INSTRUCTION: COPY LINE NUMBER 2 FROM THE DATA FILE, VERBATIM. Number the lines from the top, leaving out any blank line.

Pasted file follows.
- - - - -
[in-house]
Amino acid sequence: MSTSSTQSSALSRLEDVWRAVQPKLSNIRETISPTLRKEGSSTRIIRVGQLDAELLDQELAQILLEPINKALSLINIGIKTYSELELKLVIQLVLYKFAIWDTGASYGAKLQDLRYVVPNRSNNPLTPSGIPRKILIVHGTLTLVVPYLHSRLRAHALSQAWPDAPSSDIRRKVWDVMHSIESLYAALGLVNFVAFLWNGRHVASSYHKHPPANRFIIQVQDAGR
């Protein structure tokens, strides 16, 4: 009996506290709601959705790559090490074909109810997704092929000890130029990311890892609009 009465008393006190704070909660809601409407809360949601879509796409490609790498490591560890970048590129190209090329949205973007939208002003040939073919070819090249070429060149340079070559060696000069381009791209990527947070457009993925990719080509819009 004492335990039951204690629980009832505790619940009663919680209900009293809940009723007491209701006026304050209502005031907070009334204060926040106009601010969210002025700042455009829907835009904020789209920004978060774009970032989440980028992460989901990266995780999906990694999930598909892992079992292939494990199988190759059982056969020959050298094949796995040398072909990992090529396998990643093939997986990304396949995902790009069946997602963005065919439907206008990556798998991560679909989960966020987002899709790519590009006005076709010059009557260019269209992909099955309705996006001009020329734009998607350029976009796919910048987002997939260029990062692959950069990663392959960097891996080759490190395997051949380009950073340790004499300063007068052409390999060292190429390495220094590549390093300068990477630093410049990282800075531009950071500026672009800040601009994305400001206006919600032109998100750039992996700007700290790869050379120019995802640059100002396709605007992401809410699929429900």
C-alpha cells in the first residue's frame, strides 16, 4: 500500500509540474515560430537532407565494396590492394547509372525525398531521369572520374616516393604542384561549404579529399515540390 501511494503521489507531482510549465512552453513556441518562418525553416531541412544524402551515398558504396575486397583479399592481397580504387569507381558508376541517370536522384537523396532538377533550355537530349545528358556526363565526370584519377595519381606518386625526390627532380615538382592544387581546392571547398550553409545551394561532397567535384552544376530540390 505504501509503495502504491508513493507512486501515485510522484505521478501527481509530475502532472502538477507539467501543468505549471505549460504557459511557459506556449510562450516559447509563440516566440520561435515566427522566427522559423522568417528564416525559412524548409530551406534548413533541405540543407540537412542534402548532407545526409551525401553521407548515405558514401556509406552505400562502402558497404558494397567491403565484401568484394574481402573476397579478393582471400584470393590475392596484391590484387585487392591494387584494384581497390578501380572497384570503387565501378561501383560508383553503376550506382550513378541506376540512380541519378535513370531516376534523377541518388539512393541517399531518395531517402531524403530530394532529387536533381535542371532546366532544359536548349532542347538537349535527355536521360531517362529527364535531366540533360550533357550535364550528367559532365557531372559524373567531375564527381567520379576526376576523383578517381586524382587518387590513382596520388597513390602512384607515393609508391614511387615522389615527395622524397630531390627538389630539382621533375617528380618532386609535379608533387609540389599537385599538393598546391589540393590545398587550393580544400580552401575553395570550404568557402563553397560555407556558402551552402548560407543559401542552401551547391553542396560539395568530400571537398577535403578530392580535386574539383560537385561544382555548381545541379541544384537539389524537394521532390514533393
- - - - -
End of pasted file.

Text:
Amino acid sequence: MSTSSTQSSALSRLEDVWRAVQPKLSNIRETISPTLRKEGSSTRIIRVGQLDAELLDQELAQILLEPINKALSLINIGIKTYSELELKLVIQLVLYKFAIWDTGASYGAKLQDLRYVVPNRSNNPLTPSGIPRKILIVHGTLTLVVPYLHSRLRAHALSQAWPDAPSSDIRRKVWDVMHSIESLYAALGLVNFVAFLWNGRHVASSYHKHPPANRFIIQVQDAGR